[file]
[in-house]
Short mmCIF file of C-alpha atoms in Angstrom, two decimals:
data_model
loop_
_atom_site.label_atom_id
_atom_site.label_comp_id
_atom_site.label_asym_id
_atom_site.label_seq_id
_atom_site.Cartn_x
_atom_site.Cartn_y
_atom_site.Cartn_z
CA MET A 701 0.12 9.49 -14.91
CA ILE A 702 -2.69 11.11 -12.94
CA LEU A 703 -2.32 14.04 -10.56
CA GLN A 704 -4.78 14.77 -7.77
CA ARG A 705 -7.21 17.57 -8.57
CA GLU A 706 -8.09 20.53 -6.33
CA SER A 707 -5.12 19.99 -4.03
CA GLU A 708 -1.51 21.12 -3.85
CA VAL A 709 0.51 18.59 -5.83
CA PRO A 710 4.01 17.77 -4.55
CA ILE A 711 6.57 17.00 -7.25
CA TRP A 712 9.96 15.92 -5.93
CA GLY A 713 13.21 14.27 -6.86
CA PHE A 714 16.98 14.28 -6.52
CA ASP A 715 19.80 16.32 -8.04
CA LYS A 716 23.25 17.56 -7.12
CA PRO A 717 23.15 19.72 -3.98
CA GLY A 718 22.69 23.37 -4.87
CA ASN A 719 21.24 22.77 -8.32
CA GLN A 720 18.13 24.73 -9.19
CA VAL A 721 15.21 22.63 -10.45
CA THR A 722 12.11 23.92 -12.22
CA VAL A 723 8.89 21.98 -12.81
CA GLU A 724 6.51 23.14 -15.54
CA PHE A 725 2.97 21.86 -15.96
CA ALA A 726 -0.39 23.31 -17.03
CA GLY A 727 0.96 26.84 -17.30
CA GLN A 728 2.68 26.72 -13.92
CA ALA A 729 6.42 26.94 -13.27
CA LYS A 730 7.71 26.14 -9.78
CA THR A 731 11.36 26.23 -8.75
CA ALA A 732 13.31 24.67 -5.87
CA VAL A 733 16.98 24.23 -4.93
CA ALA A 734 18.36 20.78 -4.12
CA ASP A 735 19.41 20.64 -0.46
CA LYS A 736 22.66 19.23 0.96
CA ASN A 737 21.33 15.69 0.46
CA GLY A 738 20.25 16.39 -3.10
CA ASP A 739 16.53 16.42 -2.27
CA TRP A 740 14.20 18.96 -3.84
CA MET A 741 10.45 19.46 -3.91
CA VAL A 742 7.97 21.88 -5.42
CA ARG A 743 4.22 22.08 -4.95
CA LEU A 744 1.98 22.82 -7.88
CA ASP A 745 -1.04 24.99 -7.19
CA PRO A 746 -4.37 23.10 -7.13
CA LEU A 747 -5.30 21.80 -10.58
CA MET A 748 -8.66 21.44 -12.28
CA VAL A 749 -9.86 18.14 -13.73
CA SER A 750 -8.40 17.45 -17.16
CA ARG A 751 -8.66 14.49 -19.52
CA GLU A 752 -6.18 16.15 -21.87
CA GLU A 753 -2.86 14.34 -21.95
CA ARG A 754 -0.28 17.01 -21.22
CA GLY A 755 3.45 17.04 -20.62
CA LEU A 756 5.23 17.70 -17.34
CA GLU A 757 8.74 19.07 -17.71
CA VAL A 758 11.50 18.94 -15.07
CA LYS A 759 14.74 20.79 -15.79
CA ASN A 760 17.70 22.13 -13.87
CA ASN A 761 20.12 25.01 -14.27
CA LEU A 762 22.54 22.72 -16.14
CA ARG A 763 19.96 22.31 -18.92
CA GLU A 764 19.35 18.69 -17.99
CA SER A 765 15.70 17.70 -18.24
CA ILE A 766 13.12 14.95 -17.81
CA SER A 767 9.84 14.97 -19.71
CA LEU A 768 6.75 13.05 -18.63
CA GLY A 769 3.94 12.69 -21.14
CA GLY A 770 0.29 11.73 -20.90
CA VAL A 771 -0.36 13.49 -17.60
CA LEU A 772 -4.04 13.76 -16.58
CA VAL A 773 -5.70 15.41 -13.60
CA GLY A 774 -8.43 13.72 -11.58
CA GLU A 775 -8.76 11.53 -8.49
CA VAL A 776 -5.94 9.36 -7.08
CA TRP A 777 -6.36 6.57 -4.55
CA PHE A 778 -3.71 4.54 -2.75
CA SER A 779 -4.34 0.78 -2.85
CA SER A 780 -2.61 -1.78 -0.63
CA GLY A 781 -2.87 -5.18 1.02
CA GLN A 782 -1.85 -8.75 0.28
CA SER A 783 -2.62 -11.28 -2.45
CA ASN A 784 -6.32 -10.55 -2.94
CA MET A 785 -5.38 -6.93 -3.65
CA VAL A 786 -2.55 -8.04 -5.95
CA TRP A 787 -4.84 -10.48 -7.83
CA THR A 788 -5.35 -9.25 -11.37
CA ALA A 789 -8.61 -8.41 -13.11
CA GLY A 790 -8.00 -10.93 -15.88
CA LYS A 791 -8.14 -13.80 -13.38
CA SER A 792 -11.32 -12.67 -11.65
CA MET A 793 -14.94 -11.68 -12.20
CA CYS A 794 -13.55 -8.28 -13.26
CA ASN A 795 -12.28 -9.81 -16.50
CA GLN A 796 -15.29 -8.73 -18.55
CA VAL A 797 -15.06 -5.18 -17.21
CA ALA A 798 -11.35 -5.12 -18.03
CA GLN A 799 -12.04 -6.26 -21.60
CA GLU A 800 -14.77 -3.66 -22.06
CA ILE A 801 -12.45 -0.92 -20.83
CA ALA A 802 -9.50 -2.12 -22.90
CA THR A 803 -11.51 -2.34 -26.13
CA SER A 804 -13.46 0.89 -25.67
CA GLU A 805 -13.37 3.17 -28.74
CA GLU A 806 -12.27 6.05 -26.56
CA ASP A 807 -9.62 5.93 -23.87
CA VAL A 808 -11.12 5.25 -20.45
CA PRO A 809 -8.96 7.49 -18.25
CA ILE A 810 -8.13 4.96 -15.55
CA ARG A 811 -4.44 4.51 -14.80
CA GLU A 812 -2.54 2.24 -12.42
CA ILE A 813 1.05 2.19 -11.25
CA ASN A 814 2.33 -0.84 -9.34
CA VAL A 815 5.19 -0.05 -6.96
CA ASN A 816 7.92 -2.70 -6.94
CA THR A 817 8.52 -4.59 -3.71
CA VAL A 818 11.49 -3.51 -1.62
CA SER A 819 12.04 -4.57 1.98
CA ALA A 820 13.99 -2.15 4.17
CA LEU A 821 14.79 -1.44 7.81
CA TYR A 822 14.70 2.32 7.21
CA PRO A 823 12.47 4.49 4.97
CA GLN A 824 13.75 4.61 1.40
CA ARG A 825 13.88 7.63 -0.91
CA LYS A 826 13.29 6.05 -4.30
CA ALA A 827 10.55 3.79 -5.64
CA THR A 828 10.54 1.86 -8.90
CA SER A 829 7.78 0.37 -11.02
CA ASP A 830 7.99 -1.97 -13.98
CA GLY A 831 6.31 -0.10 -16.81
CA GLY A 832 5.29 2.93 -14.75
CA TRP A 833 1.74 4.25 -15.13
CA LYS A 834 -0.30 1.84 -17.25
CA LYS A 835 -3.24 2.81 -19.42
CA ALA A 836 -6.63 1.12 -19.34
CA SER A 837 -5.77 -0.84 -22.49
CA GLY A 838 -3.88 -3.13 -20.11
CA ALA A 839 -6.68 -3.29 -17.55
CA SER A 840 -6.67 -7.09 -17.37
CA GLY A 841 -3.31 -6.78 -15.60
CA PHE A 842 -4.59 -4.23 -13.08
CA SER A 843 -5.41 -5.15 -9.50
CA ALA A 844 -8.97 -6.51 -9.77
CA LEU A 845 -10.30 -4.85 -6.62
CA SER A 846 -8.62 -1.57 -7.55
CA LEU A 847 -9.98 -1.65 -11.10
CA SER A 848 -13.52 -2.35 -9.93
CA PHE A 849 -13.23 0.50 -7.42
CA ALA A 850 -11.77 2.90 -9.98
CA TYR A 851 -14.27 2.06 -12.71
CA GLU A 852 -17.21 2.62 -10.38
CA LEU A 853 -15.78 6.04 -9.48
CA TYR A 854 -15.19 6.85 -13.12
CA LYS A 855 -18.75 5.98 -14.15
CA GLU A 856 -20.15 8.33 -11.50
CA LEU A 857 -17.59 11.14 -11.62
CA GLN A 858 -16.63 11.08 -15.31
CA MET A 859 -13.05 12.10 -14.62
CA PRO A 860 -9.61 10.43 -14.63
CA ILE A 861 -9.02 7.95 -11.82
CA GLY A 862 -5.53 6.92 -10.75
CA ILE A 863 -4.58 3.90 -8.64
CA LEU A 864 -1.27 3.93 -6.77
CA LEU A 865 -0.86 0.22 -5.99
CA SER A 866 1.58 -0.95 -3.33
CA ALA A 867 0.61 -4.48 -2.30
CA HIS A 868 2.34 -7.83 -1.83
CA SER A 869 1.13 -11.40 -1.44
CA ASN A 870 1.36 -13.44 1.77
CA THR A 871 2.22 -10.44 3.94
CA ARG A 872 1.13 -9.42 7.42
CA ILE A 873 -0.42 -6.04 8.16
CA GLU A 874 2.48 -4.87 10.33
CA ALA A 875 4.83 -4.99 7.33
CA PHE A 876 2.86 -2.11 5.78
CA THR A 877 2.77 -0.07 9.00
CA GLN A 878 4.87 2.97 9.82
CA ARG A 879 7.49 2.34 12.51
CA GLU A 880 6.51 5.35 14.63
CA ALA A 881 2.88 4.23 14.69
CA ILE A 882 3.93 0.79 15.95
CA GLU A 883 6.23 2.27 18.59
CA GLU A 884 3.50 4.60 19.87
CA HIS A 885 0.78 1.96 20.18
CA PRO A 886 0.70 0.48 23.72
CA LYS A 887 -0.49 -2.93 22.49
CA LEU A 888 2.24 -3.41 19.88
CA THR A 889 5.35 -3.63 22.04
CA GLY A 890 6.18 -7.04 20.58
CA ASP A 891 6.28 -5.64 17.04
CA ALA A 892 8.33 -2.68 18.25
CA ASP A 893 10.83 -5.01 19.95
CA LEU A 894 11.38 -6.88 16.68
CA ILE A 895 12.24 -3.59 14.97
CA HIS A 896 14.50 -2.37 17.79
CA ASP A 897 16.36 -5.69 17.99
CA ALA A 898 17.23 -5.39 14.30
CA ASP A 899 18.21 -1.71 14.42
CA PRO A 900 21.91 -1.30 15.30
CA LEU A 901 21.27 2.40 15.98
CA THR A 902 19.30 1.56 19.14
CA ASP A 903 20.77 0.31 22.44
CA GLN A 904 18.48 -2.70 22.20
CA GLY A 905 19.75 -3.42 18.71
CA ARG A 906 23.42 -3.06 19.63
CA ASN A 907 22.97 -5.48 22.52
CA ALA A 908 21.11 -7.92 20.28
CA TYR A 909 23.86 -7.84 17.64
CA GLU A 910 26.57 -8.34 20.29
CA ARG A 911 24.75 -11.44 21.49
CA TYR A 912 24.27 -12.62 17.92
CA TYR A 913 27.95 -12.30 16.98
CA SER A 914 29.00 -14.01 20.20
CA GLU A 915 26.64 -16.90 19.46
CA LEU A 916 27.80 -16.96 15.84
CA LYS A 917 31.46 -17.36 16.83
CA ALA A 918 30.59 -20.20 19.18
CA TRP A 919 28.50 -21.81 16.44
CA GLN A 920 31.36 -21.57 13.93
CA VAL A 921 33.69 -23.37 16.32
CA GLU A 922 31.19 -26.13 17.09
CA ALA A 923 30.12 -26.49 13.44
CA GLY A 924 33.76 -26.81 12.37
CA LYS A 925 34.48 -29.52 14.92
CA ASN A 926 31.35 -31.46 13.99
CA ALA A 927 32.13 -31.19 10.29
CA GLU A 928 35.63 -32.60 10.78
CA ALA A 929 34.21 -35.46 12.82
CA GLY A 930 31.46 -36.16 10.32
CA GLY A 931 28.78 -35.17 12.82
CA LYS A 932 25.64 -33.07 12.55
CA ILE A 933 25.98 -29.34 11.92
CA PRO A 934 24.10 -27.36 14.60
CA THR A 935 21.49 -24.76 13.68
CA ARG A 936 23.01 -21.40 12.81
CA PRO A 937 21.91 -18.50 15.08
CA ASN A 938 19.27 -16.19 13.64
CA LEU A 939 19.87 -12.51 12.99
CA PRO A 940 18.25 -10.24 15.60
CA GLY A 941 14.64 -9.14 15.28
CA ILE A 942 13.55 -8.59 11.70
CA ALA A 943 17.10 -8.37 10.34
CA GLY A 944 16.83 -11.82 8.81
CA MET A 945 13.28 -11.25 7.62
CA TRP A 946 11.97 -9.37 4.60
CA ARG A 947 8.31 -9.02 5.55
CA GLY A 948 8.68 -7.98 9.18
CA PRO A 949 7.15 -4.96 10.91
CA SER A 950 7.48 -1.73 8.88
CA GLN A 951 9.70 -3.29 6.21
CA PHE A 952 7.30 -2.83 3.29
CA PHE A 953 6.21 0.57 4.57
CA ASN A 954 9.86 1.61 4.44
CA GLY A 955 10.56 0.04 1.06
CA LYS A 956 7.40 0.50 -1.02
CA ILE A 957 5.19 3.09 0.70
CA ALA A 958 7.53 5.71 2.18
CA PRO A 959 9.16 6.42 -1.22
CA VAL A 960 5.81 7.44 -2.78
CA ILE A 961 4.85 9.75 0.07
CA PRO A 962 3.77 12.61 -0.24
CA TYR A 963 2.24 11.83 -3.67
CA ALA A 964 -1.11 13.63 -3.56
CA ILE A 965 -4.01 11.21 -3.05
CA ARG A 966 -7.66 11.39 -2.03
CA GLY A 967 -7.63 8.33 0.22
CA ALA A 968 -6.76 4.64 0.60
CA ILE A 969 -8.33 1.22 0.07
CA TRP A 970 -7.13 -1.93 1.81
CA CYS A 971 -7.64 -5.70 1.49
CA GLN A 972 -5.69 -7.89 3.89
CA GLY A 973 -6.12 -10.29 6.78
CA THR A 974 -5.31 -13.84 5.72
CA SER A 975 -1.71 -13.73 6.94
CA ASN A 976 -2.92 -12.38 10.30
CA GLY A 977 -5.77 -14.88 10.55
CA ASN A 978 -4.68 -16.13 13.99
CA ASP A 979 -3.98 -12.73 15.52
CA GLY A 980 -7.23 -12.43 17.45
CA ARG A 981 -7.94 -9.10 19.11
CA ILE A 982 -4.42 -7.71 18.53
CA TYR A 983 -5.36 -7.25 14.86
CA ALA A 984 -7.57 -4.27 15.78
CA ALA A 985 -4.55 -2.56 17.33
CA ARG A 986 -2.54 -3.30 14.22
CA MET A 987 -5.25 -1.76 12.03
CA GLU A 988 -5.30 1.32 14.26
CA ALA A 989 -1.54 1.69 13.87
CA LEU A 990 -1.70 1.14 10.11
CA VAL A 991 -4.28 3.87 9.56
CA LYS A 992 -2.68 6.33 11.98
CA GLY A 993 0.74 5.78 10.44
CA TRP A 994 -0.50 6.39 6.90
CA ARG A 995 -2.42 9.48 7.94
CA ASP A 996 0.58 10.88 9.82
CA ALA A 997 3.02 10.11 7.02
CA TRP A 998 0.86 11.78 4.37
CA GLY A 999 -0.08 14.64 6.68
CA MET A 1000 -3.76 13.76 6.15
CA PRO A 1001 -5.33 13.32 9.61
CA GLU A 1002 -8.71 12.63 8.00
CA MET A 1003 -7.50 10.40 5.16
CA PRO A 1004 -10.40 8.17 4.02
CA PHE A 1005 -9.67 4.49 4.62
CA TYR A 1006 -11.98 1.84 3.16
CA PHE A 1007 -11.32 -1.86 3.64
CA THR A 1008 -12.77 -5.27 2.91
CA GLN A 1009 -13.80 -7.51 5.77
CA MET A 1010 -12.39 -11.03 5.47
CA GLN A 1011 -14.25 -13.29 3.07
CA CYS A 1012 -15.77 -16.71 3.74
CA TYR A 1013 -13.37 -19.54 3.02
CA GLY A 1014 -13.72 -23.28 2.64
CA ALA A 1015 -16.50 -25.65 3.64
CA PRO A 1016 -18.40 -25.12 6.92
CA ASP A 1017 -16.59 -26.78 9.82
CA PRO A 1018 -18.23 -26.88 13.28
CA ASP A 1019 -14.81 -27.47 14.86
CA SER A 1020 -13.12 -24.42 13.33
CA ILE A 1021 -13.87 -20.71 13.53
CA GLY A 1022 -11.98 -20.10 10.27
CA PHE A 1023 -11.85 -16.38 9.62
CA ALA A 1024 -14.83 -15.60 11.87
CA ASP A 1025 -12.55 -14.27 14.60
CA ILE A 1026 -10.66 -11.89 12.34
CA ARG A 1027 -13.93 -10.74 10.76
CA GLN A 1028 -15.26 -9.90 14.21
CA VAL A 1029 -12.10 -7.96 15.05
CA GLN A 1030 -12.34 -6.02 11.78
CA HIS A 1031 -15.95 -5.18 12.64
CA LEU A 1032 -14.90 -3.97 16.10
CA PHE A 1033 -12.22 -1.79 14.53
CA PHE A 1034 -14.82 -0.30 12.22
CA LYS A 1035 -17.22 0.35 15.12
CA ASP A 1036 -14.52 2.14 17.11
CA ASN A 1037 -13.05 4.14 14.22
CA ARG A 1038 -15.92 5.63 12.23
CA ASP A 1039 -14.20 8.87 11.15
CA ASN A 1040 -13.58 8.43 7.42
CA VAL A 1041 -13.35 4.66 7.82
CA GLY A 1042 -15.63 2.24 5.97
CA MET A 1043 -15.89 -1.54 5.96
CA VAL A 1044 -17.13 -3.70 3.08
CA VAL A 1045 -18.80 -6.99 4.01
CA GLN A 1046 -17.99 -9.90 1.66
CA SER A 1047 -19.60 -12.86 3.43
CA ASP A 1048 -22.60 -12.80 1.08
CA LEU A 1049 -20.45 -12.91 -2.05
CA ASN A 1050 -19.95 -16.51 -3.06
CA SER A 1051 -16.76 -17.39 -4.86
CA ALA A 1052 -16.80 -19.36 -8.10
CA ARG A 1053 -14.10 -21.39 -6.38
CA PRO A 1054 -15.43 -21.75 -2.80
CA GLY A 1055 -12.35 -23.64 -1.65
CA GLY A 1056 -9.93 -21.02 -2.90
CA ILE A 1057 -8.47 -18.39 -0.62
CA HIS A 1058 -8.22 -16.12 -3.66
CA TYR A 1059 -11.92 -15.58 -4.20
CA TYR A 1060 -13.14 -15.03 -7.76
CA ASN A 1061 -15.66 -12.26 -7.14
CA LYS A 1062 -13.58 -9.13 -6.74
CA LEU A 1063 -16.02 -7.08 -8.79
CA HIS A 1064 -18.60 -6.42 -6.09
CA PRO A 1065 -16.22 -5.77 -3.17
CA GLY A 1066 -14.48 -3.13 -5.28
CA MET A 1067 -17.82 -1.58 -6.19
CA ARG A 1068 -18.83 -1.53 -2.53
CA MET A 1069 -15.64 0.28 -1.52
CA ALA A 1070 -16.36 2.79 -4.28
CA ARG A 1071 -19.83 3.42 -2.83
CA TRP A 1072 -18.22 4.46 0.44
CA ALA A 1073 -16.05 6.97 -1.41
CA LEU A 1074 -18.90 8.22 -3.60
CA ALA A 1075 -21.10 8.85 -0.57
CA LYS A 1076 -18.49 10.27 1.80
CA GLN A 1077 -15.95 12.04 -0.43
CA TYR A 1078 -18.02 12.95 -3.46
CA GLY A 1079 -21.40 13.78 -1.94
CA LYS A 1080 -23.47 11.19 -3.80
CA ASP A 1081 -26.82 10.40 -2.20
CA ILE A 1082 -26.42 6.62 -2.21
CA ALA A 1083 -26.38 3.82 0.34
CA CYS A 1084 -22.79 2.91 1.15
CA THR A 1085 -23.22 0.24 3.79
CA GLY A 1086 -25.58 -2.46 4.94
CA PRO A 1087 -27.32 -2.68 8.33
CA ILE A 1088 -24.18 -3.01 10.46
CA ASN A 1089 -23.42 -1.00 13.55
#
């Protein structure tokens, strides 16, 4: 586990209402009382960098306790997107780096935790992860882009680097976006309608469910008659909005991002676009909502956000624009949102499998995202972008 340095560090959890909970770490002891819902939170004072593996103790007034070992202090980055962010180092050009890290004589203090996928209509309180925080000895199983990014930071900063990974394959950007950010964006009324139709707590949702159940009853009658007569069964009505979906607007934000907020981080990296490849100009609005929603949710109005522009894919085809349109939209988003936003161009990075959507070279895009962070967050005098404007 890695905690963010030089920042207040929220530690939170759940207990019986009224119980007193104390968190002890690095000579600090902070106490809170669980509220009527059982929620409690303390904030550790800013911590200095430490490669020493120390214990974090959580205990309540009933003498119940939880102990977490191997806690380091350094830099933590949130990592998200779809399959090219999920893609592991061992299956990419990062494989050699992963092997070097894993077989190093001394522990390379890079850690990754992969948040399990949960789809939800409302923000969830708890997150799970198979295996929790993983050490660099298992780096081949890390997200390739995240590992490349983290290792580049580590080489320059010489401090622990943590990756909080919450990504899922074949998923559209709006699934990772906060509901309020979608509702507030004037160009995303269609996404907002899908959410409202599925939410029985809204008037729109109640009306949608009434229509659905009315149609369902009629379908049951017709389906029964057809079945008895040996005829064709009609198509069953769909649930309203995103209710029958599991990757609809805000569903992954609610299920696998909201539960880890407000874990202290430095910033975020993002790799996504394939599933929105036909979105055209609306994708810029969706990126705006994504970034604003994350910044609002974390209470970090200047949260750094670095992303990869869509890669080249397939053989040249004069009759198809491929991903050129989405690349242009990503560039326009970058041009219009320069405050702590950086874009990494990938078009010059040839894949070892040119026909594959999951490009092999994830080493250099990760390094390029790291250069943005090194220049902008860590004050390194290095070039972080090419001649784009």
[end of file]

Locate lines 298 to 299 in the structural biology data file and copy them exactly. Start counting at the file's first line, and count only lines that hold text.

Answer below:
CA MET A 987 -5.25 -1.76 12.03
CA GLU A 988 -5.30 1.32 14.26